Gordon points to an interesting development in the take up of part-time and ad-hoc working arrangements at all levels of organisations, up to and including the CEO. The EOWA Employer of Choice for Women program asks organisations: "Is your CEO visible in his/her use of flexible working?" From the feedback on this question, Gordon cites examples of one CEO who works from home one day per fortnight, and another who does yoga before work on a Friday morning.
Visibility at senior levels is important because, "it puts the stamp of approval on flexible working for others in the organisation, and sends out the right message". Staff may believe there could be a negative impact on their career if they take up the flexible working provisions on offer. It's only if those in leading positions in organisations are seen to be taking up these provisions that any stigma associated with them will be dispersed. As Gordon puts it: "CEOs have families too!"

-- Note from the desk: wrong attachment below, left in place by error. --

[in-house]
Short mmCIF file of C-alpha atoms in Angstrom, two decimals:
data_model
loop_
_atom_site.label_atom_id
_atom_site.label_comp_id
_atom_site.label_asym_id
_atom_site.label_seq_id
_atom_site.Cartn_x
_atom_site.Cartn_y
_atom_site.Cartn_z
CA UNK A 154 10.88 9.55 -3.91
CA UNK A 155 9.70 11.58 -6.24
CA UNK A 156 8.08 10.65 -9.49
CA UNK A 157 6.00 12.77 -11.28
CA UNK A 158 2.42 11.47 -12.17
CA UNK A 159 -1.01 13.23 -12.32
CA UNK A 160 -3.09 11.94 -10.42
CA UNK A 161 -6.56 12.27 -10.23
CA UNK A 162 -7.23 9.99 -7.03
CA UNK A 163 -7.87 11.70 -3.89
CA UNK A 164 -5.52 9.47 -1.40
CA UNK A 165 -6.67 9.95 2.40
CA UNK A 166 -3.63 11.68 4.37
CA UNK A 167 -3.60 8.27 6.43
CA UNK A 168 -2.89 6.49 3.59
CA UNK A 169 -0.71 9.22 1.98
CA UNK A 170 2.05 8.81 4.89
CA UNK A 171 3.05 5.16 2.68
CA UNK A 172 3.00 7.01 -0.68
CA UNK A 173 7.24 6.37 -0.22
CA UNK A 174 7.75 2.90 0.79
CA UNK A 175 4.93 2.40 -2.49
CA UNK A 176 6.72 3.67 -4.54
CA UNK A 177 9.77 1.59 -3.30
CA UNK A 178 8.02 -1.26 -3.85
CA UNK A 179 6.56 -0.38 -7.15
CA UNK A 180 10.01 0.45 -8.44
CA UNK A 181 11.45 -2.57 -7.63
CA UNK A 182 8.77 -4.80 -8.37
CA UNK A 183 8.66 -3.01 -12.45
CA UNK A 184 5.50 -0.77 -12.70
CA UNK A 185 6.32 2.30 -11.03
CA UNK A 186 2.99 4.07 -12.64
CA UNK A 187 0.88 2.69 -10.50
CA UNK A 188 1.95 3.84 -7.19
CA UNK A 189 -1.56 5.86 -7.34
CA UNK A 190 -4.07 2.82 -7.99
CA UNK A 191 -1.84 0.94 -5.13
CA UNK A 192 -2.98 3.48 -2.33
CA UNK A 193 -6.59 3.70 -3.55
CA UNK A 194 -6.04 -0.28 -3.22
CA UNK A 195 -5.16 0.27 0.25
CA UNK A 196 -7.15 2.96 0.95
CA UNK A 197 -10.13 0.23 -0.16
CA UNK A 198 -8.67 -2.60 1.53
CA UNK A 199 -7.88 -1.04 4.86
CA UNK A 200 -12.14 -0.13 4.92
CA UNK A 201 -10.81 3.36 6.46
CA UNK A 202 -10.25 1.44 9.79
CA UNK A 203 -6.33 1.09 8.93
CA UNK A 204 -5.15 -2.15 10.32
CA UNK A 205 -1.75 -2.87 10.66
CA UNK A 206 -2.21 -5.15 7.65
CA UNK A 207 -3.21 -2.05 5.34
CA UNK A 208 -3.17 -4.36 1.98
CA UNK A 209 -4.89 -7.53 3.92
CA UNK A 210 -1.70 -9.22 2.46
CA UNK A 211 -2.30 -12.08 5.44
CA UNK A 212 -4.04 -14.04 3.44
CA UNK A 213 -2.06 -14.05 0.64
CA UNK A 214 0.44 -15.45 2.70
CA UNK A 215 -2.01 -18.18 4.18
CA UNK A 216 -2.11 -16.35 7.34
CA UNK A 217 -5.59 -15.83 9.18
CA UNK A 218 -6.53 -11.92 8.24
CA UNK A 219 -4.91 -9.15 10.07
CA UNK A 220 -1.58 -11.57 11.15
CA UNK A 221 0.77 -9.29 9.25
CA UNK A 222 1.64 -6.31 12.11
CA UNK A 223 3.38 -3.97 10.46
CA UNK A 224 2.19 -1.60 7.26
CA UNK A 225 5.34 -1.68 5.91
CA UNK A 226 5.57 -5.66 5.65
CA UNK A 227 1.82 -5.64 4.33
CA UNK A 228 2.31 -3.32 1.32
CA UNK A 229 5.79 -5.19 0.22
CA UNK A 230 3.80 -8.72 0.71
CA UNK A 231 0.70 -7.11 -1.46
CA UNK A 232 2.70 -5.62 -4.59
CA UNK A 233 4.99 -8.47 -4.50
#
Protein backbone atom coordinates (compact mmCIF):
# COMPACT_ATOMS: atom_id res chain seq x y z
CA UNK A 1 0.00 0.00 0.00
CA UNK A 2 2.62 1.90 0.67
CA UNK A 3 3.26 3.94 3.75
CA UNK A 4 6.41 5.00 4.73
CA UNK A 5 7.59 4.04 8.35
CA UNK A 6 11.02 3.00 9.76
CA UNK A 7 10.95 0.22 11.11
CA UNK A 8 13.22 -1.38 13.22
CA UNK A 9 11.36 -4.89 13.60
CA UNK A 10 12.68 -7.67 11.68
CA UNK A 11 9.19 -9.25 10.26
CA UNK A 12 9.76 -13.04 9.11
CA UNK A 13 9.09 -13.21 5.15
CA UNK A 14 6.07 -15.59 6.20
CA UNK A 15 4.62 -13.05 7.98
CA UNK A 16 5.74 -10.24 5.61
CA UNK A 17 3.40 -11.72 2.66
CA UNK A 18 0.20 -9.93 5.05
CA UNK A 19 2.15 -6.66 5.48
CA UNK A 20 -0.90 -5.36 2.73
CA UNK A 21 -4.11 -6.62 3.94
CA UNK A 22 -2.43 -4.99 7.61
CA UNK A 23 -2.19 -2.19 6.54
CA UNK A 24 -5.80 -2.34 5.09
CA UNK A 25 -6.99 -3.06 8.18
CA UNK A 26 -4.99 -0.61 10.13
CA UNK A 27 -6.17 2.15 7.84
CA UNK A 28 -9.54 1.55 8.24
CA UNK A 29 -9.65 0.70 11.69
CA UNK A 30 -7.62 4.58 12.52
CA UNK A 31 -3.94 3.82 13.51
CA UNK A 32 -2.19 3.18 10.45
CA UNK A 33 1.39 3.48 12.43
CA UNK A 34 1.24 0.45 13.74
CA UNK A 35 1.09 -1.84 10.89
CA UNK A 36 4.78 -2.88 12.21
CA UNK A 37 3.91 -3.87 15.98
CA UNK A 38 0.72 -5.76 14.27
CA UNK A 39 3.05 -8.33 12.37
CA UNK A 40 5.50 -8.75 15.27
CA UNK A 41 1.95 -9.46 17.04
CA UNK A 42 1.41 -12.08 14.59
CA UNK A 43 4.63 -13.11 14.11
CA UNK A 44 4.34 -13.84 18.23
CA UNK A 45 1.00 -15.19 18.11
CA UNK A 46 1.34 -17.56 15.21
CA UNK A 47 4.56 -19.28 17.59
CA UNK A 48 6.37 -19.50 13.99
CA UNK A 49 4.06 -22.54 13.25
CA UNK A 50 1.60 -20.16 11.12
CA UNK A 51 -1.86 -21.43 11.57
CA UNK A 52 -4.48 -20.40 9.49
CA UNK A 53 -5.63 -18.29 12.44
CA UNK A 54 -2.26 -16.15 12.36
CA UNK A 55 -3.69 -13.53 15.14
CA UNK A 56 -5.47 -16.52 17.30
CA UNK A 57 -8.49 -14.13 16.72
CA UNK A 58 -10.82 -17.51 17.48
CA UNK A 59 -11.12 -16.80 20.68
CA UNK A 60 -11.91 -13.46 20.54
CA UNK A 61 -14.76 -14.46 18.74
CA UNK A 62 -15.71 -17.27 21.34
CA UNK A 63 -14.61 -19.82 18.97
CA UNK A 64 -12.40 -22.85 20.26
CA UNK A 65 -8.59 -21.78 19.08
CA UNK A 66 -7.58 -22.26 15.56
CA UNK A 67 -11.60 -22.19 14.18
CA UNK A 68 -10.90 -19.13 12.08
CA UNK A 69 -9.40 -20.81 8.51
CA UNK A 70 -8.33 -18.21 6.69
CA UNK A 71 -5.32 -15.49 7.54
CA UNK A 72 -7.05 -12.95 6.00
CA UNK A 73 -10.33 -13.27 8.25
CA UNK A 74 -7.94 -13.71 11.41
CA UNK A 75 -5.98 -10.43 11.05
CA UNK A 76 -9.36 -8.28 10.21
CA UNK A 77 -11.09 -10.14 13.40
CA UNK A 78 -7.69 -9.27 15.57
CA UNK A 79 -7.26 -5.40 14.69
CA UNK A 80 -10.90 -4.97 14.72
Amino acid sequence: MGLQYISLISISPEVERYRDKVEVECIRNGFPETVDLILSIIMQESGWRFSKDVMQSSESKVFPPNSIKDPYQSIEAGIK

Gordon sees these changes as part of a larger cultural shift, whereby companies are beginning to recognise their staff as having a whole life. "All of this sends out a message that the organisation isn't interested in you just as an employee, but as a whole person. This has implications for the bottom line, as people feel more appreciative of what their employer offers. In times of skill shortages, this becomes an important retention tool.
"In particular, organisations are reporting a strong parallel between [workplace] flexibility, and the numbers of women returning to work after parental leave," says Gordon.
It's not that men are slackers, insists Craig. "Both mothers and fathers of young children are working hard, when you take into account both paid and unpaid employment." On Craig's findings, if the time spent on paid work and unpaid work of childcare and domestic labour is added up, both mothers and fathers are almost equally busy, with 69.3 hours per week for fathers and 70 hours per week for mothers. "We need to recognise that well-raised children are a benefit to the whole of society", says Craig, "not just to the parents who reared them."